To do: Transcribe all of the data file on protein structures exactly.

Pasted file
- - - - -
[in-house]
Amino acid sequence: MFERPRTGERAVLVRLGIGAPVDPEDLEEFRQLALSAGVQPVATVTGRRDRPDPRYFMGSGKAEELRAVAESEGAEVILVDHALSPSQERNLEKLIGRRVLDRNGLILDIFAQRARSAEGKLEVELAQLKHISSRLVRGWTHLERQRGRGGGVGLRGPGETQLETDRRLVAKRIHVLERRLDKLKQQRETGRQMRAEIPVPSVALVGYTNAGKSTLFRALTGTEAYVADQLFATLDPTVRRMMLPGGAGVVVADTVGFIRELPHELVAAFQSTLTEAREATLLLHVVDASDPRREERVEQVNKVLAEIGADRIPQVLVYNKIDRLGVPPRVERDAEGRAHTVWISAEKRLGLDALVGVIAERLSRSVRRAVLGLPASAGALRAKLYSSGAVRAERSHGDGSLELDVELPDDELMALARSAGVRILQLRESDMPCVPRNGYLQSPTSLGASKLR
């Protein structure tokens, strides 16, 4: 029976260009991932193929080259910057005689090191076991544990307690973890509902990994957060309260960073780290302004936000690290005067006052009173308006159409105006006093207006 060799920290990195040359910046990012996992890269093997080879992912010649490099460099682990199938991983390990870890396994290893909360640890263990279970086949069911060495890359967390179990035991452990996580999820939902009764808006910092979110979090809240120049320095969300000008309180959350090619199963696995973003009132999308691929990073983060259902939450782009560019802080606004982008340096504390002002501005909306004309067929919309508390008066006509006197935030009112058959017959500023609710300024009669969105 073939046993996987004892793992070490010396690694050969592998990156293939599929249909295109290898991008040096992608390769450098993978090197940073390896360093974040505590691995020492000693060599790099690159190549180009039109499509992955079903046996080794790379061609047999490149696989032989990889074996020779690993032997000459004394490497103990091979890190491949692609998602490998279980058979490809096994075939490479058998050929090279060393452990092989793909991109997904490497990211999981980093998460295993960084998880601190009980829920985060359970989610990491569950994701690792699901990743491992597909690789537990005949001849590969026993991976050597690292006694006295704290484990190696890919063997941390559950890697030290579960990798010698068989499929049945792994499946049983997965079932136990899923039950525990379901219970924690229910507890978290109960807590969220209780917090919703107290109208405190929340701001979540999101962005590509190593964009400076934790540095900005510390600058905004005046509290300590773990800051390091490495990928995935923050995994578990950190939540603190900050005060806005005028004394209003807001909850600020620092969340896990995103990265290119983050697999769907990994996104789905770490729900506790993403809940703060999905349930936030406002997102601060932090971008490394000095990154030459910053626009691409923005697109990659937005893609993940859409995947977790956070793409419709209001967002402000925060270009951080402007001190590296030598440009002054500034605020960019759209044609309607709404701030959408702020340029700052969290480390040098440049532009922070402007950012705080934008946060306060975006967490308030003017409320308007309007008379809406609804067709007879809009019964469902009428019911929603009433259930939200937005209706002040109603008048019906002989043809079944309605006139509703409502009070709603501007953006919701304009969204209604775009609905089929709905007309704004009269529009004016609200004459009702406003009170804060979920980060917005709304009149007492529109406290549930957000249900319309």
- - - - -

[in-house]
Amino acid sequence: MFERPRTGERAVLVRLGIGAPVDPEDLEEFRQLALSAGVQPVATVTGRRDRPDPRYFMGSGKAEELRAVAESEGAEVILVDHALSPSQERNLEKLIGRRVLDRNGLILDIFAQRARSAEGKLEVELAQLKHISSRLVRGWTHLERQRGRGGGVGLRGPGETQLETDRRLVAKRIHVLERRLDKLKQQRETGRQMRAEIPVPSVALVGYTNAGKSTLFRALTGTEAYVADQLFATLDPTVRRMMLPGGAGVVVADTVGFIRELPHELVAAFQSTLTEAREATLLLHVVDASDPRREERVEQVNKVLAEIGADRIPQVLVYNKIDRLGVPPRVERDAEGRAHTVWISAEKRLGLDALVGVIAERLSRSVRRAVLGLPASAGALRAKLYSSGAVRAERSHGDGSLELDVELPDDELMALARSAGVRILQLRESDMPCVPRNGYLQSPTSLGASKLR
């Protein structure tokens, strides 16, 4: 029976260009991932193929080259910057005689090191076991544990307690973890509902990994957060309260960073780290302004936000690290005067006052009173308006159409105006006093207006 060799920290990195040359910046990012996992890269093997080879992912010649490099460099682990199938991983390990870890396994290893909360640890263990279970086949069911060495890359967390179990035991452990996580999820939902009764808006910092979110979090809240120049320095969300000008309180959350090619199963696995973003009132999308691929990073983060259902939450782009560019802080606004982008340096504390002002501005909306004309067929919309508390008066006509006197935030009112058959017959500023609710300024009669969105 073939046993996987004892793992070490010396690694050969592998990156293939599929249909295109290898991008040096992608390769450098993978090197940073390896360093974040505590691995020492000693060599790099690159190549180009039109499509992955079903046996080794790379061609047999490149696989032989990889074996020779690993032997000459004394490497103990091979890190491949692609998602490998279980058979490809096994075939490479058998050929090279060393452990092989793909991109997904490497990211999981980093998460295993960084998880601190009980829920985060359970989610990491569950994701690792699901990743491992597909690789537990005949001849590969026993991976050597690292006694006295704290484990190696890919063997941390559950890697030290579960990798010698068989499929049945792994499946049983997965079932136990899923039950525990379901219970924690229910507890978290109960807590969220209780917090919703107290109208405190929340701001979540999101962005590509190593964009400076934790540095900005510390600058905004005046509290300590773990800051390091490495990928995935923050995994578990950190939540603190900050005060806005005028004394209003807001909850600020620092969340896990995103990265290119983050697999769907990994996104789905770490729900506790993403809940703060999905349930936030406002997102601060932090971008490394000095990154030459910053626009691409923005697109990659937005893609993940859409995947977790956070793409419709209001967002402000925060270009951080402007001190590296030598440009002054500034605020960019759209044609309607709404701030959408702020340029700052969290480390040098440049532009922070402007950012705080934008946060306060975006967490308030003017409320308007309007008379809406609804067709007879809009019964469902009428019911929603009433259930939200937005209706002040109603008048019906002989043809079944309605006139509703409502009070709603501007953006919701304009969204209604775009609905089929709905007309704004009269529009004016609200004459009702406003009170804060979920980060917005709304009149007492529109406290549930957000249900319309």